“Consistently met sales targets and grew YoY revenue by 15%” is an accomplishment.
Back when I was working in the kids’ shoe department, my favourite part of the job was helping people.
My favourite customers were the first time parents who were utterly lost when it came to buying shoes.
So, rather than “did customer service” I’d emphasise that “I helped solve new customers’ problems and found the right solutions to their needs, my focus was on providing excellent service and turning first-time buyers into returning customers”.
Some phrases to help you showcase performance:
- Known for…
- Invited to…
- Promoted to…
- Recognised for…
- Given the responsibility to…
6. Showcase what transferable skills you bring
Transferable skills are those skills that are universally useful.
They’re skills that you can learn in just about any environment or setting and carry the lessons with you into other areas of life.
The good news is that you’ve already developed a bunch of transferable skills at school, in social settings, at work etc.
Employers look for people who demonstrate a good set of transferable skills.
What’s important is that you learn to recognise what transferable skills you have developed and give examples of how you’d apply them to the new job.
Begin by listing the things that set you apart.
Then consider each point and ask yourself:
- What did I do that was above and beyond what the job required?
- What process did I implement to improve things?
- What results did I get when making improvements?
- What problems did I solve?
- Did I consistently meet and/or exceed goals?
- Was I recognised by a supervisor for good performance (when and why)?
- How did I stand out among my colleagues?
- What made me particularly good at my job?
- Did I win any awards or accolades?
Add as many facts and figures as you can to your list.
Quantifying your accomplishments tells the recruiter what level of responsibility or amount of work was required to achieve that particular accomplishment.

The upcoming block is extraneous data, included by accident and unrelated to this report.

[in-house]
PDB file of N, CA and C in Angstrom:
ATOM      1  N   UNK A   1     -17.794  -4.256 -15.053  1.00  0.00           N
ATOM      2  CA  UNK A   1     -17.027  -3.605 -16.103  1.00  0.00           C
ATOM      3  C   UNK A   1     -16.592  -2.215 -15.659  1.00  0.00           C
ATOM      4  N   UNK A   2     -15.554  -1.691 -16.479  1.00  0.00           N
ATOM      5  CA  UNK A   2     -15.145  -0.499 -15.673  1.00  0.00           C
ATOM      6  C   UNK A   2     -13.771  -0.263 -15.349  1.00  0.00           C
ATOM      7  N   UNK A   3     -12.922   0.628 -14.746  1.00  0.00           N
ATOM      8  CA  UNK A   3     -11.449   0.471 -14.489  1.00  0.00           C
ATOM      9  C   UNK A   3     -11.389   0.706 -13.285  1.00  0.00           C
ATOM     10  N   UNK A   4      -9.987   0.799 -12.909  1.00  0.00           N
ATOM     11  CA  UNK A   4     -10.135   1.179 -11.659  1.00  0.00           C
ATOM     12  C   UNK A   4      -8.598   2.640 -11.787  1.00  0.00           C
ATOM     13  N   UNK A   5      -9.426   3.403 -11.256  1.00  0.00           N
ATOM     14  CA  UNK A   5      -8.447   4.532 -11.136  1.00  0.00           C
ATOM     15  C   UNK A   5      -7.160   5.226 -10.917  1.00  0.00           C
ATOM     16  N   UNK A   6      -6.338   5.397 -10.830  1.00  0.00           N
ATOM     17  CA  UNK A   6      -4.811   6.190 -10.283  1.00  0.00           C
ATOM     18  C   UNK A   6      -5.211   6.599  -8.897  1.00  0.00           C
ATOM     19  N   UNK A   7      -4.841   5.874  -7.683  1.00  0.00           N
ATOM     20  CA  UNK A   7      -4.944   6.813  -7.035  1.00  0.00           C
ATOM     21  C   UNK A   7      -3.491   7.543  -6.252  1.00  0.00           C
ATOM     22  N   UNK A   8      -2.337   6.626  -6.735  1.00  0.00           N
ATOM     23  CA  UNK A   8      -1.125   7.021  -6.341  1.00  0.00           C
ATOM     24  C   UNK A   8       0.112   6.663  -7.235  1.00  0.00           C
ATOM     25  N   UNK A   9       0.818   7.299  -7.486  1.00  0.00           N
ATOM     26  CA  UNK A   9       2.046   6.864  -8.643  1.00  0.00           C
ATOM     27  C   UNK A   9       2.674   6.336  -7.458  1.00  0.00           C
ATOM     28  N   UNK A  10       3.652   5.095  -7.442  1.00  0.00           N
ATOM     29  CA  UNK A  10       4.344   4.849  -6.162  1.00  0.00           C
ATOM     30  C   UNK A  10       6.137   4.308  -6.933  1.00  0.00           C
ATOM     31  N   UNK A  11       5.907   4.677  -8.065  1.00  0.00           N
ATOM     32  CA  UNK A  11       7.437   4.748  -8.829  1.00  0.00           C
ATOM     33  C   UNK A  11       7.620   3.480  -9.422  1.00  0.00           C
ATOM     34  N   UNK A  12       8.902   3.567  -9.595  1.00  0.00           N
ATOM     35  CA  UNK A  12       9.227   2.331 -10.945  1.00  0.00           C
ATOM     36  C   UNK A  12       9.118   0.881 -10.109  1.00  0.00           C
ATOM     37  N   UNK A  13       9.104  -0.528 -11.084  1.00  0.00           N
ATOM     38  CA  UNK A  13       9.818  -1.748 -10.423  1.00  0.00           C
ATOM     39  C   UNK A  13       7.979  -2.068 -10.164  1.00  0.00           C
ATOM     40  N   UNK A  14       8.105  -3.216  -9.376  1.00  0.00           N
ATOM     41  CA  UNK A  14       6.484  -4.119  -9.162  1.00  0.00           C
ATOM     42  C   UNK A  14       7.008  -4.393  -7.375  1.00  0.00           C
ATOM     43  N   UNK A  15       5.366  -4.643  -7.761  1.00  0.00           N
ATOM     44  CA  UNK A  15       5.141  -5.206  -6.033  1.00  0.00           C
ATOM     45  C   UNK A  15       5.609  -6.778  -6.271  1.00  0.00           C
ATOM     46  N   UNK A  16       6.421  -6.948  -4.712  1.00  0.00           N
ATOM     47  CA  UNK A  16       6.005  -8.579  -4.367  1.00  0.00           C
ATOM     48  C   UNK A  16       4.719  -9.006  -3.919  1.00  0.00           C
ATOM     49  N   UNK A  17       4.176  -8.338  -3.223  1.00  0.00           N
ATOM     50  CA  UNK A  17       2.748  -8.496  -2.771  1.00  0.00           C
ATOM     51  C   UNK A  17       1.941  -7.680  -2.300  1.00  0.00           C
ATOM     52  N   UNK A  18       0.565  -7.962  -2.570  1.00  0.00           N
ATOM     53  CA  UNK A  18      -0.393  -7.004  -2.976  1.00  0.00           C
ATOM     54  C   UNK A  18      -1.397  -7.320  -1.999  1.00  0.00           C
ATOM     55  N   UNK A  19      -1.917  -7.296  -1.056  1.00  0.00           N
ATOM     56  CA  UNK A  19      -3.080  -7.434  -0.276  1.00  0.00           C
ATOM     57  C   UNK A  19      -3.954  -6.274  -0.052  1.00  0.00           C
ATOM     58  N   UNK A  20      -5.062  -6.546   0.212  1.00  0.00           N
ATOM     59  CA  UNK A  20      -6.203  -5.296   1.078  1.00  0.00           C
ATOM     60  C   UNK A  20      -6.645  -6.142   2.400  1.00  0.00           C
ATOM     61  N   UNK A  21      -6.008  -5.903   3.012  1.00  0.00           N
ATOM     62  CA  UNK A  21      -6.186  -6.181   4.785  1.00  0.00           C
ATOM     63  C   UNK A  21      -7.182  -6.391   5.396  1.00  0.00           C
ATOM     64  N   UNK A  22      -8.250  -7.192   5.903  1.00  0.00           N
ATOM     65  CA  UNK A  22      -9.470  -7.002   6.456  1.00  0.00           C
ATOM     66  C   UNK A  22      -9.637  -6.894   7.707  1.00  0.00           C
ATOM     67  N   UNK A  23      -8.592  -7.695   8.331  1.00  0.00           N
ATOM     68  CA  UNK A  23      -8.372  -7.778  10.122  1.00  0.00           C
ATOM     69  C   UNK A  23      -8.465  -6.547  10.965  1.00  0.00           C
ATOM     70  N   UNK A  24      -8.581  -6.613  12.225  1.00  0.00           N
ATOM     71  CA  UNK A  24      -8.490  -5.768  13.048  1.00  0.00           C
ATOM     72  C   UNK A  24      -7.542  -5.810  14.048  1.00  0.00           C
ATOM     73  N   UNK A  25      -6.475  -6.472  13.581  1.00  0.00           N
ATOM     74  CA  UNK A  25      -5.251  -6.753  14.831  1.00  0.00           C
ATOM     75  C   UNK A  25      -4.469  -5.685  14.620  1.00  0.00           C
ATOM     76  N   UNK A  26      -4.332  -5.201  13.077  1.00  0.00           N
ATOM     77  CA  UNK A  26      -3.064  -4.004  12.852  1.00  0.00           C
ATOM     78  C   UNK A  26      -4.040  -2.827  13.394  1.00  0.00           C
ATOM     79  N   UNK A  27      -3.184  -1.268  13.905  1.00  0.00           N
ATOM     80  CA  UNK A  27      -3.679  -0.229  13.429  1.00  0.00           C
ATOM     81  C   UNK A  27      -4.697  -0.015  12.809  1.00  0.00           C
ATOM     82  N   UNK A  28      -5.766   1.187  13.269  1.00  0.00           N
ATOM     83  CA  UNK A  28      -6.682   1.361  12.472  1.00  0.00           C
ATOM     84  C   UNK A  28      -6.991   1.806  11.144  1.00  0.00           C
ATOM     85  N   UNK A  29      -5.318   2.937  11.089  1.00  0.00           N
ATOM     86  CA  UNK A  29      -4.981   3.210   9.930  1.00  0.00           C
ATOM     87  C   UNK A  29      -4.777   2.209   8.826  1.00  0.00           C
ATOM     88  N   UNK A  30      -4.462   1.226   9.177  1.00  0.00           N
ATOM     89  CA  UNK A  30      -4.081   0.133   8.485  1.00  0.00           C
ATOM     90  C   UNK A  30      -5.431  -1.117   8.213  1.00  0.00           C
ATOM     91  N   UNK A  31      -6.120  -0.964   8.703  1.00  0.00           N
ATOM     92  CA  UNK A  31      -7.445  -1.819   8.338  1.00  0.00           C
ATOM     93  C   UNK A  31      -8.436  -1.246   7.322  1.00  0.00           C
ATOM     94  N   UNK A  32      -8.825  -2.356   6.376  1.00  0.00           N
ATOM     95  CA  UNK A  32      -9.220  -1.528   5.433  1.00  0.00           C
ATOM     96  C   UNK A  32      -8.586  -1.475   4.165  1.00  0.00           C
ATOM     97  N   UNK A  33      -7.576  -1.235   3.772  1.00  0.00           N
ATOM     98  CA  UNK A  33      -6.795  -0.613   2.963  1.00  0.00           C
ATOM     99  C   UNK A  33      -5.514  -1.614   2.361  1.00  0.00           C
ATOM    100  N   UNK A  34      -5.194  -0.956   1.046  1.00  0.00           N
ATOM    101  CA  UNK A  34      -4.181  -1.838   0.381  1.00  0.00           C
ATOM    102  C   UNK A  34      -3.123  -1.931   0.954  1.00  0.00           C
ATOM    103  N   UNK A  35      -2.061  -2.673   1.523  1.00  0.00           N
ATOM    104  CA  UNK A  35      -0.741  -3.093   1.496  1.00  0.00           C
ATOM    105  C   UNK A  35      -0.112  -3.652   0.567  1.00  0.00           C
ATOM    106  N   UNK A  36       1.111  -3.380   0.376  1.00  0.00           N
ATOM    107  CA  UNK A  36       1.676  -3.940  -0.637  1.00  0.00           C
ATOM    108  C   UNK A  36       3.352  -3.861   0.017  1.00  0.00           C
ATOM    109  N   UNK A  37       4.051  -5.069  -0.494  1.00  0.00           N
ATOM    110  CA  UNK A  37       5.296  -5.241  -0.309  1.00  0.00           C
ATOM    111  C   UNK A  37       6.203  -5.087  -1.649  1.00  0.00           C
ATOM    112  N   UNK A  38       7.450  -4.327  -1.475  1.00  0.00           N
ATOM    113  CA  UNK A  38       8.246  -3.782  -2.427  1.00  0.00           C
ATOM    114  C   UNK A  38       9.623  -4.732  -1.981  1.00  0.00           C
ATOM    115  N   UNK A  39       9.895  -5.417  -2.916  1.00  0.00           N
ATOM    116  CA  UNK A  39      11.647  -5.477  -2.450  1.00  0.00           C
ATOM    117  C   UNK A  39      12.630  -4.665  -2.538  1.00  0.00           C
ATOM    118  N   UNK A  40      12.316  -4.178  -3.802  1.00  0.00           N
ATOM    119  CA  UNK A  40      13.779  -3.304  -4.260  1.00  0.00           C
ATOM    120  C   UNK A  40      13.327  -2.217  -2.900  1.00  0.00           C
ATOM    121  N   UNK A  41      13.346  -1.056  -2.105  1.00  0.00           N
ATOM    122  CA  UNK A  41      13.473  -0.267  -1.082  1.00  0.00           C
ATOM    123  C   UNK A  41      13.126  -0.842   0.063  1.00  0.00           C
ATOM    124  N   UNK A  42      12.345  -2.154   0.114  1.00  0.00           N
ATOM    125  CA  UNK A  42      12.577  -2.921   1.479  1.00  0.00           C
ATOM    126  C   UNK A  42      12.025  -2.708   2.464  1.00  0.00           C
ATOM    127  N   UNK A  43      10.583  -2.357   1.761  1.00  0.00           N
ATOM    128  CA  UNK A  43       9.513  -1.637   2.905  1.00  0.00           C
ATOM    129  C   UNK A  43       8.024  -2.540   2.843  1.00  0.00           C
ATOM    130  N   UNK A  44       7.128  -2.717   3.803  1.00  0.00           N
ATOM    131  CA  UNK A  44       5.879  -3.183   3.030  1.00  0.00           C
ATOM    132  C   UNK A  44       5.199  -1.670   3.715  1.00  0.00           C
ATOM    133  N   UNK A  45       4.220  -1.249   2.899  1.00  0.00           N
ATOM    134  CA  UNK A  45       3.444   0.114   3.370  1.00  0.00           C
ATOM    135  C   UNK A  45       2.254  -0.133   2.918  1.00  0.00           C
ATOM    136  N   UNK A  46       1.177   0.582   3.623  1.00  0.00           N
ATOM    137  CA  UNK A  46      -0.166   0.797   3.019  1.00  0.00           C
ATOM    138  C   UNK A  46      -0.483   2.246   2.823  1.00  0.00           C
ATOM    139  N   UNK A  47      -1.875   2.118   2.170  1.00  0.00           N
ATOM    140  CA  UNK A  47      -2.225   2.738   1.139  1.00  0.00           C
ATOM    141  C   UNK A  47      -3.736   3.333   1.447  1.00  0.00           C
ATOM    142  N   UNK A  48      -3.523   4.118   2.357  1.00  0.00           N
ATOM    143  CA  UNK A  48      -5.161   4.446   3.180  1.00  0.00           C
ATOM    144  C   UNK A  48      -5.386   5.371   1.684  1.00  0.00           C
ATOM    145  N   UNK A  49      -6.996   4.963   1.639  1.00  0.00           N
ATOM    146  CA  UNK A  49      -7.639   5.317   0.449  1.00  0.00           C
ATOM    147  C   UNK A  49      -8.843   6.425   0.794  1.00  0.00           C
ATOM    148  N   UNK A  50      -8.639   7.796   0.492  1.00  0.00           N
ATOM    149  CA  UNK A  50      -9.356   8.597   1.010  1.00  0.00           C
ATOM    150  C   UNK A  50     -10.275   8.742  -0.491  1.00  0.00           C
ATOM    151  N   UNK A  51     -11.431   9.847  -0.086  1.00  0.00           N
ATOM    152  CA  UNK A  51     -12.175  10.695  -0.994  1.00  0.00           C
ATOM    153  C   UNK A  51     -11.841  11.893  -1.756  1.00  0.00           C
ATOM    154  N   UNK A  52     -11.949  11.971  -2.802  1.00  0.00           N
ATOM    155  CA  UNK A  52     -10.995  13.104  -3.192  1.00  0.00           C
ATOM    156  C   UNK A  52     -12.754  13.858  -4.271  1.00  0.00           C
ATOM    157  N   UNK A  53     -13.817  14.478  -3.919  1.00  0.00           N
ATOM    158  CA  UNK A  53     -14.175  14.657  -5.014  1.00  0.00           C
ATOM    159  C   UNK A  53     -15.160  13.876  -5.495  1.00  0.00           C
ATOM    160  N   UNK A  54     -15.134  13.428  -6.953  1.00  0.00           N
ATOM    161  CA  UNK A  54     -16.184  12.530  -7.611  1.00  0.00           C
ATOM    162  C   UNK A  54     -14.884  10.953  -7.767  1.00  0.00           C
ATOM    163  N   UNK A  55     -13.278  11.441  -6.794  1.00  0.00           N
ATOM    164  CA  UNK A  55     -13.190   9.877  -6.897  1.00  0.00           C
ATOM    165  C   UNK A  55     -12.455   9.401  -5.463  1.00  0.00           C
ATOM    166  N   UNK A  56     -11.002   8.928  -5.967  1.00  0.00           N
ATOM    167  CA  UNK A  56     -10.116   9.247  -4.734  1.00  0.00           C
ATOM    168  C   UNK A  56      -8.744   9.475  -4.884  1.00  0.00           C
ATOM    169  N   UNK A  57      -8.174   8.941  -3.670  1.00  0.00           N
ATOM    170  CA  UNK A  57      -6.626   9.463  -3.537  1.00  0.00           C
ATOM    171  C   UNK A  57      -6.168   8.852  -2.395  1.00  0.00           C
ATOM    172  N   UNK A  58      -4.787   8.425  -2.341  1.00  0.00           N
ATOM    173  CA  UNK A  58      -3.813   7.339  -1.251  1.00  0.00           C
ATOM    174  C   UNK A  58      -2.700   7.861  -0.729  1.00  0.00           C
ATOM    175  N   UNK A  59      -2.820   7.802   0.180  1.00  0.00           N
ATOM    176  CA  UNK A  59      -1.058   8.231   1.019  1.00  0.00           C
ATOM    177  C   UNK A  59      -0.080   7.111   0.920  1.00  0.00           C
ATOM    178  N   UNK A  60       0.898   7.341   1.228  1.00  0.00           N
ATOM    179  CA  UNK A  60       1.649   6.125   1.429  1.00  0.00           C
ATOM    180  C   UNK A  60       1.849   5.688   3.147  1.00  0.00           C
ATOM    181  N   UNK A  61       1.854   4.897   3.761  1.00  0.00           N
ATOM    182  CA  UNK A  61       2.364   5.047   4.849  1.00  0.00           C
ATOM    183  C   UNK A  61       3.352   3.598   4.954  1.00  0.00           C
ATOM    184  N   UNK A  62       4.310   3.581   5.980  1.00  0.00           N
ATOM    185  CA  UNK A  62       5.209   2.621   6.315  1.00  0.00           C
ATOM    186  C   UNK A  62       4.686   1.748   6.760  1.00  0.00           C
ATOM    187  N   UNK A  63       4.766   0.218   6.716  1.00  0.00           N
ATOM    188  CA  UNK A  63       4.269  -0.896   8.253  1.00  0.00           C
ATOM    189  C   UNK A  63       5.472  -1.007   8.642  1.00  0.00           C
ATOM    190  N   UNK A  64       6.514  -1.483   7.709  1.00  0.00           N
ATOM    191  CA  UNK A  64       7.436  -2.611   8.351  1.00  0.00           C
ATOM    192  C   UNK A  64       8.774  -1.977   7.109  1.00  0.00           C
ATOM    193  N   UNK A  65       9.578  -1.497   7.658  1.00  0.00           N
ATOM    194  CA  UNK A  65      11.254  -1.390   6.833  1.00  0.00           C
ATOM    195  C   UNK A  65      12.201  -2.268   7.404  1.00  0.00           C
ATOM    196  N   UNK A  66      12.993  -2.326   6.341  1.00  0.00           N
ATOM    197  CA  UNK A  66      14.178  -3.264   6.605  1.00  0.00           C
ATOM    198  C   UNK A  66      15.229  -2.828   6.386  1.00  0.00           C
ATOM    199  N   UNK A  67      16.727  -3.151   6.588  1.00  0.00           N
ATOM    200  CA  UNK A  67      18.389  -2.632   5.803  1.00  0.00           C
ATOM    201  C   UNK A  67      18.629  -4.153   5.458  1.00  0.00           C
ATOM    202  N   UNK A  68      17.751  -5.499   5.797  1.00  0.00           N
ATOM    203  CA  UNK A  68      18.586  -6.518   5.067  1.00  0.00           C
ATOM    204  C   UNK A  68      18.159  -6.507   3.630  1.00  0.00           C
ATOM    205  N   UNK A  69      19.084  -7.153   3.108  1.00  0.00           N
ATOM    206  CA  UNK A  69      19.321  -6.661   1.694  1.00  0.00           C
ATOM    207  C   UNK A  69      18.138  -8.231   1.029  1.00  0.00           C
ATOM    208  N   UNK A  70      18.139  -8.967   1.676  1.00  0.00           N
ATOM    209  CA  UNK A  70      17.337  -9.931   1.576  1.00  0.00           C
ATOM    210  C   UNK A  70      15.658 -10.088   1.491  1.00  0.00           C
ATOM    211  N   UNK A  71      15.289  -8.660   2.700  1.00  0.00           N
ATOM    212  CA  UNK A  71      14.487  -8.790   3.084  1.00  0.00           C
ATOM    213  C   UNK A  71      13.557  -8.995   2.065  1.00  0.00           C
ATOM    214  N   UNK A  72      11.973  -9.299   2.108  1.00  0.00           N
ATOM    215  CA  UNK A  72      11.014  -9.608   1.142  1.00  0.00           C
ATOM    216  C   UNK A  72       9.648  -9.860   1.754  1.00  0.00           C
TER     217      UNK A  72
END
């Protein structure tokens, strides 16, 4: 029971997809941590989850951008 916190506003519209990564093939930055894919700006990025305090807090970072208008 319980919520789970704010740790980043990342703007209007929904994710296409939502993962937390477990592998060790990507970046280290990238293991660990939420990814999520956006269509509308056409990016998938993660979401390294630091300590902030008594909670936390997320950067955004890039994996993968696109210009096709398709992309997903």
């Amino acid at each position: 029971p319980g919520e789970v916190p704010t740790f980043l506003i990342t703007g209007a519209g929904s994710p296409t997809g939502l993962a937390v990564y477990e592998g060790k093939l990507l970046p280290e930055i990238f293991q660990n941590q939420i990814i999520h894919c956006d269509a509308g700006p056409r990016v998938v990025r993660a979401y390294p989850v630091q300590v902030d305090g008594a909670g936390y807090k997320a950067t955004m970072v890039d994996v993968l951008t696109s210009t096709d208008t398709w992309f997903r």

Also think about the benefits that you added to your team, customers or company.
That allows you to communicate what you’re capable of and how this new employer would benefit from hiring you.
Now go write that winning cover letter!
According to her the cover letter that she got the most interviews with was:
- Short and to the point (less than 150 words). Anyone looking to hire help is bound to be busy and you want to make it short and sweet.
- Quite informal. Adhering to the standard templates of cover letter writing doesn’t allow for much of your personality to shine through, because they traditionally read more like a list of your experience.
- A bit arrogant, punchy and unapologetic. You should know that you’re good at what you do and that your skillset is solid — and not be afraid to say so.
- Declares how good you really are. The people reading this letter have never heard of you, so make them pay attention. Don’t undersell yourself.
- Has a call-to-action asking them to contact you — seems obvious that they will if they’re interested, but this can sometimes be the difference between forgetting to call you and picking up the phone. It shows you’re proactive and waiting to hear from them.
- Promises results. Think of what you can deliver and showcase that.
- Has a few referrals upfront. If they’re enticed by your cover letter and CV you’re making it easy for them to do their due diligence before getting in touch with you. If you’re as good as you say you are, they’ll call you.
May you find the job of your dreams!
To give you a more concrete idea of the type of cover letter that I write, based on the (very sage) advice in this article, I’ve added one down below.
This is an actual cover letter than I sent out (didn’t get the job) and I considered this as the first point of contact that the hiring manager had with me.
My goal was to get them to be curious enough to get through this and then open my CV.
So, I kept it light and breezy in the cover letter, because if this piqued their interest, my CV is the heavy hitter, since it’s 5 pages long and looks more like a media kit than a conventional CV.
The joke on the top was a bit cheesy but the point was to make my letter more memorable.
If you can make them smile, you’ve got a foot in!